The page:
Earth Day 2020's call for climate action: Can AI Address the challenge?

By Jennifer Clemente Creative and Editorial Lead, Data and AI, IBM in AI, IBM Planning Analytics, data

With 2019 emerging as the warmest on record for the world’s oceans, the call to climate action continues as the theme for the 50-year anniversary of Earth Day 2020, described as the world’s largest environmental movement to drive transformative change for people and planet.

The eye on the prize

Alongside the pandemic, the climate crisis presents an opportunity to use data and AI in ways never before considered. IBM itself began focusing on environmental sustainability before the first Earth Day was ever celebrated — but its track record on greening its supply chain and driving innovative uses of tech has put it among the world’s top eco-friendly Fortune 500 companies.

Where IBM leads, customers reap benefits. Digital transformation efforts across industries has given the company a unique vantage point on critical challenges facing the world — putting AI to work on a number of different issues, from drastically reducing energy consumption to lowering C02 to optimizing large scale food production in the wake of climate chaos.

Learn how IBM has harnessed DataOps and Watson Studio combined with other services to build the world’s leading digital farming platform at Norway-based fertilizer company Yara.

Watch the video

Smaller, but formidable examples of AI enabling more responsible environmental stewardship are gaining steam — and hold the promise to drive impactful changes from individual behaviors and community practices to corporate policies — all the way up to the way energy is both created and consumed so it meets zero carbon aspirations.

Part I: Automated financial planning can help meet nations’ zero-carbon targets

In Greenland, the world's least-densely populated territory, energy provider Nukissiorfiit has tapped into data and AI capabilities to turn carbon zero aspirations into real outcomes.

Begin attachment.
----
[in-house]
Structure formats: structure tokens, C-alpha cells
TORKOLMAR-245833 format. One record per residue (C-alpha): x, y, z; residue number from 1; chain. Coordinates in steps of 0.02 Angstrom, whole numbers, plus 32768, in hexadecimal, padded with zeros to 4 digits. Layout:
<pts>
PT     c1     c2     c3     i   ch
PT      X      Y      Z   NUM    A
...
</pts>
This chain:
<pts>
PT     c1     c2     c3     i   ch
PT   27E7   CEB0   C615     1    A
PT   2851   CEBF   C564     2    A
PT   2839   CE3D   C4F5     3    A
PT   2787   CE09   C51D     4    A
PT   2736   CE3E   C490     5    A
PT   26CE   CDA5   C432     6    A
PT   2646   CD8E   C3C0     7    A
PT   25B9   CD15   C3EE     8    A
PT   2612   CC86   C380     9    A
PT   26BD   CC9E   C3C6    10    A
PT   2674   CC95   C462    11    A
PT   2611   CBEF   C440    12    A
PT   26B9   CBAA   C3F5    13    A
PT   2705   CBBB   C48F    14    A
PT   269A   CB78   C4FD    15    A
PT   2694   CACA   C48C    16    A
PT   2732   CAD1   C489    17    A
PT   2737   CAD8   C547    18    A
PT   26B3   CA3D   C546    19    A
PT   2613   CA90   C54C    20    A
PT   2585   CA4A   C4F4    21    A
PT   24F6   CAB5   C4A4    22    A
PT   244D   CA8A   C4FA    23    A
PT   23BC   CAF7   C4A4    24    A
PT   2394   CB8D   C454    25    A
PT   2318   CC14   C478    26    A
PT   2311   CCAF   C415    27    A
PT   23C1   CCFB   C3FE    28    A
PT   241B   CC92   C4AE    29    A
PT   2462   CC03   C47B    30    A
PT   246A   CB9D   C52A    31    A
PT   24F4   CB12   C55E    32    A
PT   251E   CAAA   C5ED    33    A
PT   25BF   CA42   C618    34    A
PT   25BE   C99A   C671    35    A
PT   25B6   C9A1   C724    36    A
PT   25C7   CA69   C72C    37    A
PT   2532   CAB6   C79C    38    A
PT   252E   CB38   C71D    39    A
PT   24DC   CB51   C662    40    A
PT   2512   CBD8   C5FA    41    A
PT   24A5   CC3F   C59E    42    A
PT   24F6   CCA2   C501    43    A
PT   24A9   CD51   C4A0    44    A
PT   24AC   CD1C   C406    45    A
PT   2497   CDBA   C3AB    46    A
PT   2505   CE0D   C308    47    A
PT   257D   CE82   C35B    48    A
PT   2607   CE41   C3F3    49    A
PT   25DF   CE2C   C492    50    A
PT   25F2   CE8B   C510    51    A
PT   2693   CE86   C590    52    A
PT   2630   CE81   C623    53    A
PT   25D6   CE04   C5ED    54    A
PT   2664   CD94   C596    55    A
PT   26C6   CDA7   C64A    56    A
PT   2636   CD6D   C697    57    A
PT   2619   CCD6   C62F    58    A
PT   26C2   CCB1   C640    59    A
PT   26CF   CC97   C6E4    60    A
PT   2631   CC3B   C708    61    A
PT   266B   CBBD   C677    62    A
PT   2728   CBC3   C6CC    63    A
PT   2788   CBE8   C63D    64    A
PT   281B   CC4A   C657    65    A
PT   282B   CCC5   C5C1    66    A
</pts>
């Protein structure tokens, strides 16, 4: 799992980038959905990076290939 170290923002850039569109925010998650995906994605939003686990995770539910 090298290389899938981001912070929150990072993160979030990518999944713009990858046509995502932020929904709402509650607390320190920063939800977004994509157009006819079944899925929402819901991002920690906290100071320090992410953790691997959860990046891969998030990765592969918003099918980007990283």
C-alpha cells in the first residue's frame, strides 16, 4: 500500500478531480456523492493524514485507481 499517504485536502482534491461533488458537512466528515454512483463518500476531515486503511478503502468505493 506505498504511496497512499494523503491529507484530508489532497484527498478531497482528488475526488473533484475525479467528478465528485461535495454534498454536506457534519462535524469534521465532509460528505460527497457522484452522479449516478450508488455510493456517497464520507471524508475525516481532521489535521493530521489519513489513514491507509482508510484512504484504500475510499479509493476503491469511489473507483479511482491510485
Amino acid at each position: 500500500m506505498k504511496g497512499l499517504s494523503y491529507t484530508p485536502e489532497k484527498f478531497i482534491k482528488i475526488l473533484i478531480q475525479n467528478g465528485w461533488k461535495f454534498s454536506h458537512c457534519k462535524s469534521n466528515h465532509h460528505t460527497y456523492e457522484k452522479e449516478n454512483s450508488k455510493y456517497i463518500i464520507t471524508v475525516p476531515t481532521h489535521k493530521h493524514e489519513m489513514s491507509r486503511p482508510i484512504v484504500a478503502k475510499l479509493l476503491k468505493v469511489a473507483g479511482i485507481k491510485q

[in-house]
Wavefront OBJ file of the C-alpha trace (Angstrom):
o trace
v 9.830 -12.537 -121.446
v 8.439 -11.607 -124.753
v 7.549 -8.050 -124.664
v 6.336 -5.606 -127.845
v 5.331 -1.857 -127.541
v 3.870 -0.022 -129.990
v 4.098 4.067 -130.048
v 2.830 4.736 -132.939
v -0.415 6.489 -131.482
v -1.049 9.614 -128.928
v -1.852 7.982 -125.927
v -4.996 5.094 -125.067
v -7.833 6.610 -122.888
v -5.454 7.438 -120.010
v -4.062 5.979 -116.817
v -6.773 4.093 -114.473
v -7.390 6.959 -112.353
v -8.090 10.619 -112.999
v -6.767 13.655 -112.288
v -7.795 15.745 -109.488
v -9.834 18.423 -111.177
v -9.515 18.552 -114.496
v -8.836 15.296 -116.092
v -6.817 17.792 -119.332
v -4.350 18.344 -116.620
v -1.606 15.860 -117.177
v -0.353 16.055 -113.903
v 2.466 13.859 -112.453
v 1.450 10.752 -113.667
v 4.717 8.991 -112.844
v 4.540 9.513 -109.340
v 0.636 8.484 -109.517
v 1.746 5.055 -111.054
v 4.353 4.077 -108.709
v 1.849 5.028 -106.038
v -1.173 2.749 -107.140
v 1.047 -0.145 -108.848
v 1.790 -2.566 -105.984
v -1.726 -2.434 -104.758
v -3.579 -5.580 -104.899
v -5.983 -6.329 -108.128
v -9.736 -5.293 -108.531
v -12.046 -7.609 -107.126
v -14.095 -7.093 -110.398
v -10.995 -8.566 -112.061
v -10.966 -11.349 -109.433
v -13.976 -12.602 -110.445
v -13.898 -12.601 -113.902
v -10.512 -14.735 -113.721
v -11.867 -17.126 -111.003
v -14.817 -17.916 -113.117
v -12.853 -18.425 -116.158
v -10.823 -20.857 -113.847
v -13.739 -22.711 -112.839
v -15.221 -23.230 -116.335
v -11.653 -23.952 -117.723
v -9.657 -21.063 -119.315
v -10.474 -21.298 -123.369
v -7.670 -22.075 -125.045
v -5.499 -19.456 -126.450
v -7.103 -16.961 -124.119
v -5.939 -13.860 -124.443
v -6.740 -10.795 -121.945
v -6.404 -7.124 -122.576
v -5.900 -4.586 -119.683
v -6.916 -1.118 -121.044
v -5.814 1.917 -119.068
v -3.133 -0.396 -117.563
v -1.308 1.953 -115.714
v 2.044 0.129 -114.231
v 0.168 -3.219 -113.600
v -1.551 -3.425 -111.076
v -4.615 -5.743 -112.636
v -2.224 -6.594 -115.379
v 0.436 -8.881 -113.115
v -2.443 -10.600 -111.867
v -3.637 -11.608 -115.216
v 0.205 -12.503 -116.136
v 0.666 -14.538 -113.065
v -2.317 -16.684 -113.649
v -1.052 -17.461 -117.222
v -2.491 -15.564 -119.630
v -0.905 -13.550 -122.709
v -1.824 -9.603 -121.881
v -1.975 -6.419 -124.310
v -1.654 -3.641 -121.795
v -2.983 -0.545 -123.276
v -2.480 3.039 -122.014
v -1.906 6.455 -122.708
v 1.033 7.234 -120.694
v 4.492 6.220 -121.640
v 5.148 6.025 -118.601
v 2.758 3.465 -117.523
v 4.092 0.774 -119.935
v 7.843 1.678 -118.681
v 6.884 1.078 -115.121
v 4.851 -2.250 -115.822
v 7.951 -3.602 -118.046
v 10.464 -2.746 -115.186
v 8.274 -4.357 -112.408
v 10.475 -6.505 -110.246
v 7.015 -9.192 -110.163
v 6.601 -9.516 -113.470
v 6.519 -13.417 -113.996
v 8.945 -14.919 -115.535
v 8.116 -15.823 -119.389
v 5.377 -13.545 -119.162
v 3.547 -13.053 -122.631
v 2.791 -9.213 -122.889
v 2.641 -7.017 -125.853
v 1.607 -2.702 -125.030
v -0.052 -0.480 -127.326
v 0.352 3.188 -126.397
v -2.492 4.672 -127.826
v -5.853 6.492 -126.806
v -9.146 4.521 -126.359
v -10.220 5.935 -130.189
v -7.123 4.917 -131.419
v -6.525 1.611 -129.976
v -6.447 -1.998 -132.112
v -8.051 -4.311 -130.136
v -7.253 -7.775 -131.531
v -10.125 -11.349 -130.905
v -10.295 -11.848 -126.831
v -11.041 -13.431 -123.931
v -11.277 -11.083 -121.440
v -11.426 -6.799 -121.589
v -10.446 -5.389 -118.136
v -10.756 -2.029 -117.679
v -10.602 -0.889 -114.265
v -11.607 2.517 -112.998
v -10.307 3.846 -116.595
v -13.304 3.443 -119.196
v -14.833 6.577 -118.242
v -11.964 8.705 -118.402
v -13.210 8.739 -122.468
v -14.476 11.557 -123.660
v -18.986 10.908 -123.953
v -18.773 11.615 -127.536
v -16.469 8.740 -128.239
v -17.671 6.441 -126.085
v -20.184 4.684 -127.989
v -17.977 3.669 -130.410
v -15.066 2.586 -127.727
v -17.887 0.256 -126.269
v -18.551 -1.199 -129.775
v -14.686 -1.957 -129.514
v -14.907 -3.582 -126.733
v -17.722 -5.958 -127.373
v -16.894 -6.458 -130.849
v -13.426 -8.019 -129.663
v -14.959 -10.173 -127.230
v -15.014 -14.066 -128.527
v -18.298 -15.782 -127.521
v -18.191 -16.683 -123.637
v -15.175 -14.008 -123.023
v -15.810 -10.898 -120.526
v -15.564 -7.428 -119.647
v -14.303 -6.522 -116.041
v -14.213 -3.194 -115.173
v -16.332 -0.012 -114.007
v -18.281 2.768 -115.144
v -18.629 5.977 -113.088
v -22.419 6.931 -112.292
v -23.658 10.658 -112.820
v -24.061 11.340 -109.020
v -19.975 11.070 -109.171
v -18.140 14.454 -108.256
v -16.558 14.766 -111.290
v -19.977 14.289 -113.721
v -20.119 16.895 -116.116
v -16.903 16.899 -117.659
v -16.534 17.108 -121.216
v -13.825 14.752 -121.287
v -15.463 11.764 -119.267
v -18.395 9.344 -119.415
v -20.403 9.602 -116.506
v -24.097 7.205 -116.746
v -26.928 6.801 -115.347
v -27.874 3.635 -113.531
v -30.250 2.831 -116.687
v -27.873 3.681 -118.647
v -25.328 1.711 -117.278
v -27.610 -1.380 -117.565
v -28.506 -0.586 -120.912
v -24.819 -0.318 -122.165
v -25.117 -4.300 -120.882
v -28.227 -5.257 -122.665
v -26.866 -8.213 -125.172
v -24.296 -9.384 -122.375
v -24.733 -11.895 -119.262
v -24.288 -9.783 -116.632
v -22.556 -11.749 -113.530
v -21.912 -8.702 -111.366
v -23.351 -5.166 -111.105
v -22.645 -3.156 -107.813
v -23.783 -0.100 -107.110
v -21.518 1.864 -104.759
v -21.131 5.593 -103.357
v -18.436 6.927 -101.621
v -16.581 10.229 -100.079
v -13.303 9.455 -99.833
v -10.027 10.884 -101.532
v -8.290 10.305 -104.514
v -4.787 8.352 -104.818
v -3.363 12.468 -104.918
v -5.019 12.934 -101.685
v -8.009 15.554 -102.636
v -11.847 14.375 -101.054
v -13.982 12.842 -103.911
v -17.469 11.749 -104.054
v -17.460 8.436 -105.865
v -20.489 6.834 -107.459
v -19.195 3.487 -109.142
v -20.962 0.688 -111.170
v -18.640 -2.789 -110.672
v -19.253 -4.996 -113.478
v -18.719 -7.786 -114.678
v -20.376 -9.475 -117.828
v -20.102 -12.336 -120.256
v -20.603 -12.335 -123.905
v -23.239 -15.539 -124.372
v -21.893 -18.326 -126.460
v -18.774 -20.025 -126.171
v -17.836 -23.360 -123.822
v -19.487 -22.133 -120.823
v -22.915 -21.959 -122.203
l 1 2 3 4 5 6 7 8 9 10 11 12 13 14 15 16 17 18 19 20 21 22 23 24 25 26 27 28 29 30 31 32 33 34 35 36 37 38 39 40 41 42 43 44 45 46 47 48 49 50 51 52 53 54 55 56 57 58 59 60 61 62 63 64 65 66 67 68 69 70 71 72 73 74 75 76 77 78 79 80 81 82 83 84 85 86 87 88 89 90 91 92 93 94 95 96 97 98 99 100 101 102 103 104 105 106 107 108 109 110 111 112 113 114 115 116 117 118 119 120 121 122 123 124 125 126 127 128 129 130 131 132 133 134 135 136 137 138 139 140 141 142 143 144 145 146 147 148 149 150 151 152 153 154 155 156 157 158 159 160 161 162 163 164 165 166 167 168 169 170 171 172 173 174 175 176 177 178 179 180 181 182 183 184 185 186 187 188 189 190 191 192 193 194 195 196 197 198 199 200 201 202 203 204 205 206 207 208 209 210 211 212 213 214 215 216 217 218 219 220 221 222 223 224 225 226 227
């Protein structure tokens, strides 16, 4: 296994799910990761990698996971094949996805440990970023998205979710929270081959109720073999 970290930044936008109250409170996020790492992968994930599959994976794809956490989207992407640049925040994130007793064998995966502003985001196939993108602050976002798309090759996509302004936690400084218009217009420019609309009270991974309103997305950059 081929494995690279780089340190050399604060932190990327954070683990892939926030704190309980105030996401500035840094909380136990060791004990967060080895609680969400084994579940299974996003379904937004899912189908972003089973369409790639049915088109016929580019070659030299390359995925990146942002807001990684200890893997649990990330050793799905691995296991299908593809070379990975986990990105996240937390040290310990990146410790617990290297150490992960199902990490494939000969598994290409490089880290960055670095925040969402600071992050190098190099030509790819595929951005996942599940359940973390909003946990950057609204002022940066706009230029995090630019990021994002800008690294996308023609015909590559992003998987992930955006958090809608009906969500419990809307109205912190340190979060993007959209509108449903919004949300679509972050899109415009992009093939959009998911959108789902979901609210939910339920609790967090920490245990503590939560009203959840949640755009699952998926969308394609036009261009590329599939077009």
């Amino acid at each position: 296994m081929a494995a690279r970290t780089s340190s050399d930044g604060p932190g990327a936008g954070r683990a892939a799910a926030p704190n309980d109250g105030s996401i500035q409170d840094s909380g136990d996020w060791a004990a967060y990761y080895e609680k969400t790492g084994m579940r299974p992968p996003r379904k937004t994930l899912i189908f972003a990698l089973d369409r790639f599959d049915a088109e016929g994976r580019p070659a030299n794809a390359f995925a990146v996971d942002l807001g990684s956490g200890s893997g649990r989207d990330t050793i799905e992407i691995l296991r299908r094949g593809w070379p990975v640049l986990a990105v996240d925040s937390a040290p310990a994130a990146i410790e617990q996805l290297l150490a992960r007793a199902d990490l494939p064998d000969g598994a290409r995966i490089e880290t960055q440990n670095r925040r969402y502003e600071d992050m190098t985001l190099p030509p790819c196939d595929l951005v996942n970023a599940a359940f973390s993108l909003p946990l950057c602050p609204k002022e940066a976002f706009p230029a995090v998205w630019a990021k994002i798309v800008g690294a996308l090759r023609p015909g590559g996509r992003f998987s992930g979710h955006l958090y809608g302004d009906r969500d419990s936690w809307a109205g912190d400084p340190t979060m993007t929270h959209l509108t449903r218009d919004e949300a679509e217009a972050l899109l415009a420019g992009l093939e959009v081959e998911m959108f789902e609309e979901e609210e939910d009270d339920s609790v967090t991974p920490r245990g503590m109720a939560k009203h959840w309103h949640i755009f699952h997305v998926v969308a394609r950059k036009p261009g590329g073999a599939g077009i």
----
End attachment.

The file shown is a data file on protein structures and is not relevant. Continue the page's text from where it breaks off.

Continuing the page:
Nukissiorfiit means "where energies are created” and today, 70 percent of Greenland’s electricity is produced by renewables. Tapping the country’s vast resources for hydro power is costly due to extreme Arctic weather and rugged terrain — but thanks to machine learning capabilities combined with IBM Planning Analytics, a labor intensive, six month financial planning cycle has been replaced by automated and continuous financial forecasting that a lean team of seven can easily tackle.

This means Greenland remains on track to go carbon zero by 2030 thanks to Nukissiorfiit’s ability to predict the future more precisely and invest hydroelectric, wind and solar projects more quickly.

Meanwhile, Finland is set to go carbon zero by 2035. Energy provider Vapo Oy has also announced its own target to half its CO2-emissions by 2025. To reach this goal Vapo is improving energy efficiency with the help of advanced IT in its own power and heating plants. IBM Planning Analytics helped Finland's Vapo Oy repurpose its stores of peat into an activated carbon portfolio — meeting an emerging market in Europe for water, air and gas purification with a low carbon footprint. The move means Vapo can continue to make investments that shift away from a declining demand for Peat — giving it a shot at making good on its promise to re-write its future.

Predictive maintenance capabilities can mean a brighter future for renewables

As Europe steps up its wind power capacity, suppliers face greater pressure to ensure reliability and consistency. The proper maintenance of windfarms is critical here. Not being able to detect and predict anomalies within a high voltage grid can shuttle operational costs and stymie competitive offerings in the booming renewables market.

Take UK engineer company James Fisher & Sons which maintains the subsea cables that transmit power from offshore wind farms to consumers on land. Subsea cables lie on the seabed and are extremely difficult to observe, which causes cable caretakers to lack insight into their condition or status.

The company now looks to data science and machine learning to detect and quickly alleviate issues with its windfarm customers’ subsea cables that transmit power from offshore wind farms to consumers on land. 

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